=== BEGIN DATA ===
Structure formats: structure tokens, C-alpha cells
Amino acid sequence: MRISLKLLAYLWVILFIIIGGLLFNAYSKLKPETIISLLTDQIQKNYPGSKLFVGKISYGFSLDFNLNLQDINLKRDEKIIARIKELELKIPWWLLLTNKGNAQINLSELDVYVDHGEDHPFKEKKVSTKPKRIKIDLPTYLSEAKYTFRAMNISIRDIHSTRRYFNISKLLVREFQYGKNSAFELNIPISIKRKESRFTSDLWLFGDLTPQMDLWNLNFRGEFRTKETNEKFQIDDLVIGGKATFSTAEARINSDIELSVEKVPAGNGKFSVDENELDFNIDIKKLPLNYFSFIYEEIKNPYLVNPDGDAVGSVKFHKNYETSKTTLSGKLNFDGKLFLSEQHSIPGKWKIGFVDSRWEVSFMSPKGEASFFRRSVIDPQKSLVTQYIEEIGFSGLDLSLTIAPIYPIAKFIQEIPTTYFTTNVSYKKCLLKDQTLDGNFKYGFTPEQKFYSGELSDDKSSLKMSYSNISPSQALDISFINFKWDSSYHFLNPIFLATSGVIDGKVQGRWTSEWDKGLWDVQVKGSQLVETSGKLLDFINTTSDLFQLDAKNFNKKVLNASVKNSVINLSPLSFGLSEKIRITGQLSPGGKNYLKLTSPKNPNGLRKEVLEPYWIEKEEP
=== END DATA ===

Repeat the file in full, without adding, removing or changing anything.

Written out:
Structure formats: structure tokens, C-alpha cells
Amino acid sequence: MRISLKLLAYLWVILFIIIGGLLFNAYSKLKPETIISLLTDQIQKNYPGSKLFVGKISYGFSLDFNLNLQDINLKRDEKIIARIKELELKIPWWLLLTNKGNAQINLSELDVYVDHGEDHPFKEKKVSTKPKRIKIDLPTYLSEAKYTFRAMNISIRDIHSTRRYFNISKLLVREFQYGKNSAFELNIPISIKRKESRFTSDLWLFGDLTPQMDLWNLNFRGEFRTKETNEKFQIDDLVIGGKATFSTAEARINSDIELSVEKVPAGNGKFSVDENELDFNIDIKKLPLNYFSFIYEEIKNPYLVNPDGDAVGSVKFHKNYETSKTTLSGKLNFDGKLFLSEQHSIPGKWKIGFVDSRWEVSFMSPKGEASFFRRSVIDPQKSLVTQYIEEIGFSGLDLSLTIAPIYPIAKFIQEIPTTYFTTNVSYKKCLLKDQTLDGNFKYGFTPEQKFYSGELSDDKSSLKMSYSNISPSQALDISFINFKWDSSYHFLNPIFLATSGVIDGKVQGRWTSEWDKGLWDVQVKGSQLVETSGKLLDFINTTSDLFQLDAKNFNKKVLNASVKNSVINLSPLSFGLSEKIRITGQLSPGGKNYLKLTSPKNPNGLRKEVLEPYWIEKEEP